But holy crap... the story of this guy Daniel Wells was completely dull and boring... and the only thing that made it bearable were the few interesting characters he met along the way in Tōnoharu - both Japanese and foreigner.

And then it hit me... this wasn't autobiographical at all... because who would create three graphic novels about themselves if it was just one big snorefest? Well... I didn't know who Pliant Press was, so maybe they would... but no... they have to make money on this, too.

Book 2
So... after looking at the front cover and realizing that the author and the protagonist were different people--I really recommend you read the book's backspiece before you read a novel--I began to enjoy the story more... except that protagonist was still pretty damn boring.

Because I always finish what I begin, and because I never look a gift comic book in the mouth (thanks Rob and Vinnie - both of whom have bought comics for me!), and because it's a comic book and it only took about 70 minutes to read all three graphic novels, I was soon finished.

At just under US$35 for the three books, it was a lot of money. And... a lot of money for a whole lotta of nothing to have occurred... I didn't care for the overall plot.

The art was well-done.

But I kept looking at the whole Japanese experience of protagonist Daniel Wells as one huge waste of time.

For him, Japan is all about isolation.

I know all about isolation in Japan... and let me tell you, it takes work to be isolated in Japan.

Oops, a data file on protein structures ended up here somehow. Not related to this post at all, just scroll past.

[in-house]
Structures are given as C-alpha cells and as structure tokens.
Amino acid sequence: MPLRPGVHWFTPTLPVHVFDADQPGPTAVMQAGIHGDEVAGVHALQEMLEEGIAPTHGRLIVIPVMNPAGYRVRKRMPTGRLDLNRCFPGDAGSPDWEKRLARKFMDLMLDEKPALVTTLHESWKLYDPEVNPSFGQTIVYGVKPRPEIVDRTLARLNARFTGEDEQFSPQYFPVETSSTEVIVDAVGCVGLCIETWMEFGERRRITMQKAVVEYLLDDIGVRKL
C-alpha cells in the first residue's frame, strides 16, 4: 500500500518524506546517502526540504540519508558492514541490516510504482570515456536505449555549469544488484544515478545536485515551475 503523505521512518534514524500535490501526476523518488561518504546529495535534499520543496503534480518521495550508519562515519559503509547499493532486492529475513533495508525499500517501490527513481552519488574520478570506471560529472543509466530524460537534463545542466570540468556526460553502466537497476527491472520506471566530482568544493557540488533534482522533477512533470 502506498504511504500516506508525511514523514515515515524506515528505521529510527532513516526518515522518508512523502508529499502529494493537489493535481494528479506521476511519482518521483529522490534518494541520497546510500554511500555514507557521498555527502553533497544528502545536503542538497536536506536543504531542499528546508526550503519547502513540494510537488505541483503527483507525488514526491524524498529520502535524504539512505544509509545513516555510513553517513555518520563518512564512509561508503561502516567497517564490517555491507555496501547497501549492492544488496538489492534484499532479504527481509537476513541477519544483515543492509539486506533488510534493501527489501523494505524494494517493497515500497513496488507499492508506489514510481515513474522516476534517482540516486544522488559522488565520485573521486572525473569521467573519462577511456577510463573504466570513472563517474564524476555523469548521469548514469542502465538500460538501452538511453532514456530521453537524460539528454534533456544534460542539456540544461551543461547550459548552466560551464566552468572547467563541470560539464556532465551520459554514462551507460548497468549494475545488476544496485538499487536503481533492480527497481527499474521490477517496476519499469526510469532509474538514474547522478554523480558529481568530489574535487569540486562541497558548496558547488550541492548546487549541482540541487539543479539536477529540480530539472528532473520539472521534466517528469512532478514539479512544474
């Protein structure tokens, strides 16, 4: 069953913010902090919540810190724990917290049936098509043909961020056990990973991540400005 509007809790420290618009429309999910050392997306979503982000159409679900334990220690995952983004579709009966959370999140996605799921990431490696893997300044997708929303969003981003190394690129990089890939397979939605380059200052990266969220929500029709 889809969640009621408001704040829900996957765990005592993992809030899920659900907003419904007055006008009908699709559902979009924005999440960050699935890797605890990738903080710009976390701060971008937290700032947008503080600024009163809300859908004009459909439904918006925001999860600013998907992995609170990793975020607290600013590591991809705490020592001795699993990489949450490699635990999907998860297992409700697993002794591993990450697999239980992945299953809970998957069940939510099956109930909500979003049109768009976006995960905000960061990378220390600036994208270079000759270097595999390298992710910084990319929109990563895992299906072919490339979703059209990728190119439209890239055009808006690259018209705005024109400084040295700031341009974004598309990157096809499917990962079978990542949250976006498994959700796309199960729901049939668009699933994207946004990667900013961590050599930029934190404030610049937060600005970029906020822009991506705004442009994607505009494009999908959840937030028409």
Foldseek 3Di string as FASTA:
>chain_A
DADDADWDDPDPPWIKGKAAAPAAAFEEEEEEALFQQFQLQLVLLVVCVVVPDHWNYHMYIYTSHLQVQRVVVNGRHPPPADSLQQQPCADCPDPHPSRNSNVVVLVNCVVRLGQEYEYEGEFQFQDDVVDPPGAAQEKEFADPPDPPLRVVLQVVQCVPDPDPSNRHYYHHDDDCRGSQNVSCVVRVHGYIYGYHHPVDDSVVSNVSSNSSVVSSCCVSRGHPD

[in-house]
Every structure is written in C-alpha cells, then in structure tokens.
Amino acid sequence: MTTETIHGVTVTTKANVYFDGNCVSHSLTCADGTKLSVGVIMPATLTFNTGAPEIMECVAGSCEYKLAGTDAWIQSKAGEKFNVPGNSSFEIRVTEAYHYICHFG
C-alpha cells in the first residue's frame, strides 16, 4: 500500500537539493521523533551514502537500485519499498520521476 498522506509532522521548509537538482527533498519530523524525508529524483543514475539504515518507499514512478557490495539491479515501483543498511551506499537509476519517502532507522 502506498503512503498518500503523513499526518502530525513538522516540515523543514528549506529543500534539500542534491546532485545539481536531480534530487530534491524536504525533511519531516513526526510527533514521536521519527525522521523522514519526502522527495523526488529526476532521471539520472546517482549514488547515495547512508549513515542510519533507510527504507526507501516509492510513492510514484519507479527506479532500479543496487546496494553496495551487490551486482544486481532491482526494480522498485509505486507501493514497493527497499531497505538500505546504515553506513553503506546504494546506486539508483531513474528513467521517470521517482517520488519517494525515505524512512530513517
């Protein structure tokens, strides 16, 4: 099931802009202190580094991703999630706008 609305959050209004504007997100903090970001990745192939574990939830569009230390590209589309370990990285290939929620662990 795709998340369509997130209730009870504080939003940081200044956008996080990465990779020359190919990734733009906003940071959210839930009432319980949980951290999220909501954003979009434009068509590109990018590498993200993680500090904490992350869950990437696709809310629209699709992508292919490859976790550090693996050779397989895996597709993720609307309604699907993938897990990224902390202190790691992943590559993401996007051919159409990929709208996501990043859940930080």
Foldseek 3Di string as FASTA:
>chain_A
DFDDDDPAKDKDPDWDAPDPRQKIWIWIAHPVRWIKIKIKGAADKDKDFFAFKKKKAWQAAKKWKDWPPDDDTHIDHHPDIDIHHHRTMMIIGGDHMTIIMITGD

Maybe it's just me, and my personality that I made up upon arriving on the shores of Japan, but I always had people around me... the Japanese locals in my small, rural city, the other AETs and foreigners living in this city, and even those from other cities and prefectures calling me up.

That's not a complaint... but I would have to unplug my phone, turn off the lights and ignore the doorbell if I truly wanted the isolation that Daniel Wells seems to find everywhere in Tōnoharu.

I think what I found upsetting, was that Daniel didn't seem to try very hard to make friends... and it all seemed like an indictment of the JET (Japan Exchange & Teaching) Programme... pick smart people rather than smart people who can communicate effectively with the rest of humanity.

Like I said... I thought this was an autobiographical story.

But it was, in some degree, as author/artist Lars Martinson lived in Japan for three years and then traveled back to Japan to get a feel for how the Japanese people act... and quite frankly,it didn't register for me.

Obviously... for everyone going to Japan, their experience will vary... and I suppose I have come to realize that my experience was at the high end of the positive extreme.

The graphic novels examine isolation, language barriers and cultural differences - but all for Daniel... the other foreigners seem to be getting along quite well in Japan.

I know not everyone has a great time in Japan, but Daniel didn't appear to be trying very hard, and that pissed me off.

Book 3
Anyhow, like I said... Daniel the character was dull and uninteresting, but the surrounding cast of characters had a bit more life to them.